Helen Keller's Vaudeville Q and A

excerpt from typewritten document

“Greatest problem before the govt. How to keep people from knowing what it is doing”

March 23, 2016

Nella Braddy Henney first met Anne Sullivan, Helen Keller, and Polly Thomson in 1924. Quickly mastering the manual finger language, she kept Keller in touch with the political, literary, and scientific world around her. She remained in Keller’s life, as a friend, and also as Keller’s power of attorney, acting agent for all Keller’s literary matters, until 1963.

Henney's collection includes a few pages of potential audience questions. The document gives an idea of the wide range of questions that Keller and Sullivan received, anticipated, and prepared for – “What is your age?” “Why has a cow two stomachs?” While only two questions on this list include answers, other sources report that answers continue in the one-liner format. For example, she responded to “What is your age?” with “There is no age in vaudeville.”

Henney wrote that the questions about politics were “the most interesting” as they give us an idea of how Keller portrayed her much-discussed views. Keller, for example, suggested that the job of a politician is, “to make people believe the moon is made of green cheese and that they prefer it to any other kind of cheese.” Representative of the vaudeville tone, Keller would recommend that someone “do as the United States! Live on the amendments,” if someone were to ask “What can a person do when his constitution is gone?”

These pages are from Sullivan (later, Thomson) and Keller's time in the vaudeville circuit between 1920 and 1924 (Herrmann, 222). Unfortunately, Sullivan found the performances painful and exhausting. Keller wrote in Midstream that, “My teacher was not happy in vaudeville. She could never get used to the rush, glare, and noise of the theatre...” (Keller, 210). Furthermore, the stage lights hurt her eyes and she did not like public speaking (Herrmann, 226). Keller, on the other hand, “found the world of vaudeville much more amusing than the world [she] had always lived in, and [she] liked it” (Keller, 210-211). Thomson took over Sullivan's role of translator after Sullivan got bronchitis in 1922 (Herrmann, 230). 

The performances featured a question and answer period during which Sullivan (or Thomson) would fingerspell audience questions to Keller who would fingerspell her response to her companion who would say it aloud. Sullivan performed this duty despite frequently disagreeing with Keller's very liberal opinions (Herrmann, 226). Keller's responses, however, were not spontaneous. To prepare for these interactions, Sullivan and Keller created a script of anticipated questions and answers so that they could be rehearsed.

Hermann, Dorothy. Helen Keller: A Life. New York: Alfred A. Knopf. 1998. 
Keller, Helen. Midstream. Garden City, New York: Doubleday, Doran & Company, Inc. 1929.

Typewritten page with handwritten notes in the margin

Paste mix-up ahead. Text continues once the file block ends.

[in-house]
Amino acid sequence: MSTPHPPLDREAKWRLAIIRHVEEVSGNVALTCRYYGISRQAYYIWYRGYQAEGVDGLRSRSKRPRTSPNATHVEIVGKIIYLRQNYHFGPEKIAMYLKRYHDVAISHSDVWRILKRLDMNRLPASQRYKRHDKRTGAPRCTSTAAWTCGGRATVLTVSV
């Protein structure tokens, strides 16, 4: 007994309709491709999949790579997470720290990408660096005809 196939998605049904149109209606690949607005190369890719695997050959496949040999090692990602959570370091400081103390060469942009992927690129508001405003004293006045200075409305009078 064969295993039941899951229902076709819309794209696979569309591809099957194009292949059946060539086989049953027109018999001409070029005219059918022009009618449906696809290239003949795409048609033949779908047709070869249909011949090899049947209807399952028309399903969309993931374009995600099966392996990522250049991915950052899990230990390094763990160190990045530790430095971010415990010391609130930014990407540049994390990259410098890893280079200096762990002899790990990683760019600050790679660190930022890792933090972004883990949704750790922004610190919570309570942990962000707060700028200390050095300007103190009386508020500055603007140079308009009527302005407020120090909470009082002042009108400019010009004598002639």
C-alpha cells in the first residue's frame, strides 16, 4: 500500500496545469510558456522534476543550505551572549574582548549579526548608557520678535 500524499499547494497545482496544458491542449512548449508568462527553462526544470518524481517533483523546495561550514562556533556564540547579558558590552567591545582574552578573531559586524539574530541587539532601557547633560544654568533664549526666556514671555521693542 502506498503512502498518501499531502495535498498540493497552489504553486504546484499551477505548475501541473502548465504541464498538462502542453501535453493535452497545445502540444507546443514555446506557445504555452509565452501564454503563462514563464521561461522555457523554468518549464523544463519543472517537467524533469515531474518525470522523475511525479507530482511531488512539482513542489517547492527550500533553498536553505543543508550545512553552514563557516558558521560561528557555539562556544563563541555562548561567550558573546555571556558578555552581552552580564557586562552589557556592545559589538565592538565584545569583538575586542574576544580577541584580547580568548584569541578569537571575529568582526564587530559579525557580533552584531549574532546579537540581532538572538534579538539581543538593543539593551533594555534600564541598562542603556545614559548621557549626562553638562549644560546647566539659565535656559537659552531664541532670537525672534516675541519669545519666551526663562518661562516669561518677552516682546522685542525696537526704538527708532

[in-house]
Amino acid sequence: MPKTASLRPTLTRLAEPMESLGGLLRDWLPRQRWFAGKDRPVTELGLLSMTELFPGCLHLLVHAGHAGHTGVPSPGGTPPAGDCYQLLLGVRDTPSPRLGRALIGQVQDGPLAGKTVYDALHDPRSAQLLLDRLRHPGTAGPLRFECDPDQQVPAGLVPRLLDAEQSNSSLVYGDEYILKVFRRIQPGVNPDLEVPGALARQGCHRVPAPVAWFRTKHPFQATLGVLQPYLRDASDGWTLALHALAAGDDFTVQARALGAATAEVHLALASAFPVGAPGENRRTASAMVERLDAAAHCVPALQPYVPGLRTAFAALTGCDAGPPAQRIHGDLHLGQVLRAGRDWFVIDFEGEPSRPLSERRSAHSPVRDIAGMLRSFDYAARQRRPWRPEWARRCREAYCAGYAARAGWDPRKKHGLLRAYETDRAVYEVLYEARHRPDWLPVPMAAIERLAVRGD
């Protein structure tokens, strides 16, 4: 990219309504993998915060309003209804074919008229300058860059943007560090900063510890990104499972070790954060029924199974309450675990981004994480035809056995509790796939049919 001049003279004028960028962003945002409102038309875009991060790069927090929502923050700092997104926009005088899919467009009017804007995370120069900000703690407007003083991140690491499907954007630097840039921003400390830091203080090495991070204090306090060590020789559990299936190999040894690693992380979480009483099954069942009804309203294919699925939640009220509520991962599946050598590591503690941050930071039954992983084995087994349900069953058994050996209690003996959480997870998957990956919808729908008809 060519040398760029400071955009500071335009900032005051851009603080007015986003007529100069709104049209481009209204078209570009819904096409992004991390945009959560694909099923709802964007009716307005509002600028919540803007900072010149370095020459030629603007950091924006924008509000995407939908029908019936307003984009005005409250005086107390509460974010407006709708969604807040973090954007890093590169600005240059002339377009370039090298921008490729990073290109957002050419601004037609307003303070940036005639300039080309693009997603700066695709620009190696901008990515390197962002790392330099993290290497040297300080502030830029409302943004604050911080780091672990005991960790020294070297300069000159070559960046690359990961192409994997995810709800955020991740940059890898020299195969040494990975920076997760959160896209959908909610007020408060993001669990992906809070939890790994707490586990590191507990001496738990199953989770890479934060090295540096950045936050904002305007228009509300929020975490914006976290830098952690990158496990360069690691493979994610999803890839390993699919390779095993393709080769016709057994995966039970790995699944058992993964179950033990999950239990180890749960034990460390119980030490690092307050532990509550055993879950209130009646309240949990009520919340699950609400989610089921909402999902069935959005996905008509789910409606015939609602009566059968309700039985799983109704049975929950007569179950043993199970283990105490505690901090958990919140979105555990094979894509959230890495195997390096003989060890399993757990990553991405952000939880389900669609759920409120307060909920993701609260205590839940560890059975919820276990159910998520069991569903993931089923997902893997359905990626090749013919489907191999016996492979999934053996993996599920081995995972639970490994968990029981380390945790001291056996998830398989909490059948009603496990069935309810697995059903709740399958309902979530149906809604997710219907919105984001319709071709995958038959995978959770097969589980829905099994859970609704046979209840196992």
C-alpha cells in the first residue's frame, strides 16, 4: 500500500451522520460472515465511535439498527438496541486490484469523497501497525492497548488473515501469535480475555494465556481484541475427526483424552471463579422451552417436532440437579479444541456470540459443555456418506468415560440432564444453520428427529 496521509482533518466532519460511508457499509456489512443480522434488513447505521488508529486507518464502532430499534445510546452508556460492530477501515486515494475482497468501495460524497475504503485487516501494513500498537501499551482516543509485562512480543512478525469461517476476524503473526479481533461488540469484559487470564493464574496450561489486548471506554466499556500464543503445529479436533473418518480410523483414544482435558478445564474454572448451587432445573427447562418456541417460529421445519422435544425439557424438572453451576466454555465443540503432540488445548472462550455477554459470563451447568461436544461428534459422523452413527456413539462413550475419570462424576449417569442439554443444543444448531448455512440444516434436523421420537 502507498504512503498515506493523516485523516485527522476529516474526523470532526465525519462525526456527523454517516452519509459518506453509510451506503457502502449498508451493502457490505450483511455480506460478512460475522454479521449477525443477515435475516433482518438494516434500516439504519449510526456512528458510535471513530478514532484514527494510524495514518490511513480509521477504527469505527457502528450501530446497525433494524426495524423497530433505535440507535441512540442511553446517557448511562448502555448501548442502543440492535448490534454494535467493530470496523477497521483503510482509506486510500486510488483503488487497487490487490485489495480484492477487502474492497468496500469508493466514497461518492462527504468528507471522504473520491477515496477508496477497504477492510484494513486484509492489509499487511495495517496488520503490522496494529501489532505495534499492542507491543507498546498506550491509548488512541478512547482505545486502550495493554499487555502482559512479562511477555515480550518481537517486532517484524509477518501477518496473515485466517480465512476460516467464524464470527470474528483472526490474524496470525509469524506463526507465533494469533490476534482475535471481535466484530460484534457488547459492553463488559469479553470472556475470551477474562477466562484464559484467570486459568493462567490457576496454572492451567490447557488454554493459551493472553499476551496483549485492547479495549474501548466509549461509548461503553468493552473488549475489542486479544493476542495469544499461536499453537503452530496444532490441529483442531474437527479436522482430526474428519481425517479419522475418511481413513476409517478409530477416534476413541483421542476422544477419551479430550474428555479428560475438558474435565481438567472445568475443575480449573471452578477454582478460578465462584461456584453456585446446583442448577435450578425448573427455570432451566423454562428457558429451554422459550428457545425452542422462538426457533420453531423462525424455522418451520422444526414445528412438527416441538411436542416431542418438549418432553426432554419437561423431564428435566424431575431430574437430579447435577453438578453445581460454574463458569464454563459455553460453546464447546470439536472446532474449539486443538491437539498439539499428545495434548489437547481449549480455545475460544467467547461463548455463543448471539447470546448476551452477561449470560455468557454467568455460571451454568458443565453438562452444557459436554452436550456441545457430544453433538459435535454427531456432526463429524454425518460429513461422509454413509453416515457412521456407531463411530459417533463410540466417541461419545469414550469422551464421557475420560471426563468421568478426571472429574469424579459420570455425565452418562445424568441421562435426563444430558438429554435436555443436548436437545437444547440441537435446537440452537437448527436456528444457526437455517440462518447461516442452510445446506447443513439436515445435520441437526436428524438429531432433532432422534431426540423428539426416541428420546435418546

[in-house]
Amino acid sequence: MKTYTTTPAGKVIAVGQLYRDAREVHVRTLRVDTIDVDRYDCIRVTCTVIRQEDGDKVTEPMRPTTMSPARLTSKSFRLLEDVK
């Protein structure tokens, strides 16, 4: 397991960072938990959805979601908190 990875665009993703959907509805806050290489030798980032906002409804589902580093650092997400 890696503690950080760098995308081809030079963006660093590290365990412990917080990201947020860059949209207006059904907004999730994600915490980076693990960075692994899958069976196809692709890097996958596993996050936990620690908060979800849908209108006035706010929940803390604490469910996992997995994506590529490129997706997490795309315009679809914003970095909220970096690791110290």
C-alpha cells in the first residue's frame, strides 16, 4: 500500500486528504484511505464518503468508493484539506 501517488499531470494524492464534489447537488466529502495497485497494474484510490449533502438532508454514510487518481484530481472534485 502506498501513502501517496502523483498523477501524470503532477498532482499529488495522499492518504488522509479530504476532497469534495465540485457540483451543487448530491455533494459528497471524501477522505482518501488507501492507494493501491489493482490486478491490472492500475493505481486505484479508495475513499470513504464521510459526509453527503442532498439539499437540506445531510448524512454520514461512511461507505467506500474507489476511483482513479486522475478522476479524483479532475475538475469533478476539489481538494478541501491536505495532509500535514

Transcript follows:


The art of promising one thing and doing another 
The art of finding and holding on to profitable jobs

One who saves his country by feathering his own nest 
Greatest problem before the govt.
How to keep people from knowing what it is doing
How to make people believe that black is white
How to make people believe the moon is made of green cheese and that they prefer it to any other kind of cheese.

Newspapers (What do you think of N.Y.)
I think they would be wonderful sources of information if only there 
were some way of verifying their statements
What can a person do when his constitution is gone?
Do as the United States does! Live on the amendments.
When my country wants me to fight and I want to live in peace what shall I do?
Compromise by going to jail.
What is your definition of a reformer?
One who tries to abolish everything that his neighbor enjoys.

Duty is doing something somebody else thinks you ought to do.

Handwritten notes in left margin:
Rousseau the
[illegible], Voltaire the
The fact that you
are willing to die for an
idea does not mean it is a right

secretary away, teacher ill, learns to cook eggs,
prohibition upset – no
cloistered seclusion

Handwritten note in the right margin:
These were to
me the most
questions +
answers. N.B.

Typewritten page

Transcript follows:

Questions asked to Helen
[checkmark] What is your age?
[checkmark] Can you tell the time of day without a watch?
[checkmark] Do you close your eyes when you sleep?
Do you dream?
[checkmark] Have you ever thought of getting married?
Have you ever been in love?
What did you think about before you were taught?
[checkmark] Do you expect to see in heaven?
Do you like mathematics?
Do you believe in prayer?
[checkmark] Why did you like economics in college?
[checkmark] Have you ever used a ouija board?
[checkmark] Do you think business is looking up?
What virtue do you admire most?
Who is your favorite hero in real life?
[checkmark] Am I going on a trip?
Do you think bachelors should be taxes? (No, it seems to be that the effort
to keep single is all the tax they need.)
[checkmark] Do you believe in ghosts?
[checkmark] Why has a cow two stomachs?
Was your trip to California beneficial?
What is meant by the silent watches of the night?
Do you believe in college education for women?
Do you think it is a blessing to be poor?
[checkmark] How much is too many?
Do you believe a woman can keep a secret? (Of course we can. It's the
person we tell it to who can't.)
What is your philosophy of life?
What is meant by farmer's bloc?
How many sense have you?

A detailed list of the box contents and links to their digitized surrogates is available on the Nella Braddy Henney Digital Collection of Manuscripts Page. More information about the Nella Braddy Henney Collection can be found at the Nella Braddy Henney Collection Finding Aid page.